Basketsful: Double-entry Theology
– by Brett Johnson
I have been considering the story of the loaves and fish in regards to people who volunteer their time to serve others. After seeing Jesus multiply natural resources, the disciples headed across the lake. Later they panicked about only having one loaf of bread, and Jesus warned them against humanistic unbelief. Prior to the miracle of the multiplication, they were guilt-free when it came to asking about a shortage of bread. After the miracle, they were held to a new standard. Many of us have seen God do amazing business-miracles, just as the disciples had seen Jesus feed thousands of people. We have seen revenues grow, costs shrink, orders come in, permits granted, machinery fixed, partnerships come into being, old inventory sold, new products inspired, and even food multiplied. The problem is that we who observe don’t always appropriate the miracles for our own businesses.
This is what happened in the boat:
Aware of their discussion, Jesus asked, “You of little faith, why are you talking among yourselves about having no bread? Do you still not understand? Don’t you remember the five loaves for the five thousand, and how many basketfuls you gathered? Or the seven loaves for the four thousand, and how many basketfuls you gathered? How is it you don’t understand that I was not talking to you about bread? But be on your guard against the yeast of the Pharisees and Sadducees.” Then they understood that he was not telling them to guard against the yeast used in bread, but against the teaching of the Pharisees and Sadducees.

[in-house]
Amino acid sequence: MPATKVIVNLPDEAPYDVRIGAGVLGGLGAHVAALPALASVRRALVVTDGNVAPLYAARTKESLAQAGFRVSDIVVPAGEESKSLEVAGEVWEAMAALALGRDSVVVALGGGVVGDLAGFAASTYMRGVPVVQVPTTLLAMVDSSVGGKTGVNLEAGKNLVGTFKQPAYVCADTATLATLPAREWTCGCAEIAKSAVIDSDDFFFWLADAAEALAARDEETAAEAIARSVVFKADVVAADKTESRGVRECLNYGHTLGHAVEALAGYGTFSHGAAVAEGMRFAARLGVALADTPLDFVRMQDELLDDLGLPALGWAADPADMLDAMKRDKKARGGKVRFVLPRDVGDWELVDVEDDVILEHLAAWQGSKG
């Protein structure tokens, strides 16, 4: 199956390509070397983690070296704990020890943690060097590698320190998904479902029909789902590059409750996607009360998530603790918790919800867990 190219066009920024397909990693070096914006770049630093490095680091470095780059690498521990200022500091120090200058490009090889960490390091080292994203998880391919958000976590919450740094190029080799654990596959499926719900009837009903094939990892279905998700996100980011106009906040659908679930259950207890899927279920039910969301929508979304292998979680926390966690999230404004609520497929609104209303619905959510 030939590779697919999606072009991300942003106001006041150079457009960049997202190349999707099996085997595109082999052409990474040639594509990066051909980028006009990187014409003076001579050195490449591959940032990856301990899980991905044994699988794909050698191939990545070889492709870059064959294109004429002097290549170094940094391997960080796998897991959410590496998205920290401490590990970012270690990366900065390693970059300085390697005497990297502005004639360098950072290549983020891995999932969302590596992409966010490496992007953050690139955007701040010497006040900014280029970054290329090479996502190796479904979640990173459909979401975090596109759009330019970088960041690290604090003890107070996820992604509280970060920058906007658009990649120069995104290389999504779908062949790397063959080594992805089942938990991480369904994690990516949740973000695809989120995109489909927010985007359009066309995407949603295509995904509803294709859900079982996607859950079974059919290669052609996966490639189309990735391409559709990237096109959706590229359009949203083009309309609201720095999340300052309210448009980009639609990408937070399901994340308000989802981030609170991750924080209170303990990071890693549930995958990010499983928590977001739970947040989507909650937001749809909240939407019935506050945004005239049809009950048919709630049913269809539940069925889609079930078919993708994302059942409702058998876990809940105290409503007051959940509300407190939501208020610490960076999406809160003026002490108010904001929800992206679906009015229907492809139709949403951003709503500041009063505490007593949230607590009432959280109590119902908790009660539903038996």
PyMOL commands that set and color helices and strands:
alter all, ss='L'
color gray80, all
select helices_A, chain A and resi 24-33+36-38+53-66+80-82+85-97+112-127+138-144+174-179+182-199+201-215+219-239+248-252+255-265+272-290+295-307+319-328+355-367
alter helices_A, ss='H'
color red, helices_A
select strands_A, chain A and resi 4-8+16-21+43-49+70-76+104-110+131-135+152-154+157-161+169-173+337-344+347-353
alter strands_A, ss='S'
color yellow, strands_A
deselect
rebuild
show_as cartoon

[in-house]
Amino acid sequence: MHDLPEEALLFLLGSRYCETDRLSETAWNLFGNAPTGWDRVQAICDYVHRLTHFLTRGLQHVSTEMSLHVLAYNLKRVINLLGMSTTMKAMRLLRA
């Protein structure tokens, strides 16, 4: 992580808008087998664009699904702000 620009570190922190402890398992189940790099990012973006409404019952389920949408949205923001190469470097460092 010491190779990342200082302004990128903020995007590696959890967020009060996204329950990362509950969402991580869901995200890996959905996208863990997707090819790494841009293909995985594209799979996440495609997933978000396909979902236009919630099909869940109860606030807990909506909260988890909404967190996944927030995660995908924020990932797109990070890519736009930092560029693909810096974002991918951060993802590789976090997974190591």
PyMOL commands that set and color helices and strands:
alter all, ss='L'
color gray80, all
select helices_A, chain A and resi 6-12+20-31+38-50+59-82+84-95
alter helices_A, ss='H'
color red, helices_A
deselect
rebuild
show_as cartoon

A new level of belief
The bit that grabs me is Jesus’ question, “And how many basketfuls you gathered? —and how many basketfuls you gathered?” You have trusted God to do miracles for others; what about your business? I love it when people lay down their lives to serve; but could God be challenging us to a new level of belief to ask him for “basketfuls” to be gathered as left-over bread for our own provision, even while we are serving others?
Record your miracles
I like what our rēp consultants Dr. Joe and Donna Awender have done: every time there is a miracle in their business, they write it on a board. They also take a pebble, as a symbol, and place it in a glass jar, and when the jar is full, they put the jar at the reception desk. That way everyone remembers the miracles. Feathers Lodge near Cape Town followed their example.
A Kingdom lifestyle!
When God gave you fish and bread, He wasn’t just feeding you for that day: He was inviting you into a lifestyle of Kingdom living. That living involves a blend of staying and going, receiving and giving, sending out and being sent out. Accept His invitation to be part of the mobile band of miracle-practicing marketplace ministers. It is a life of double-entry theology, baskets for serving, and basketsful left over.
JOY! Magazine (August 2018)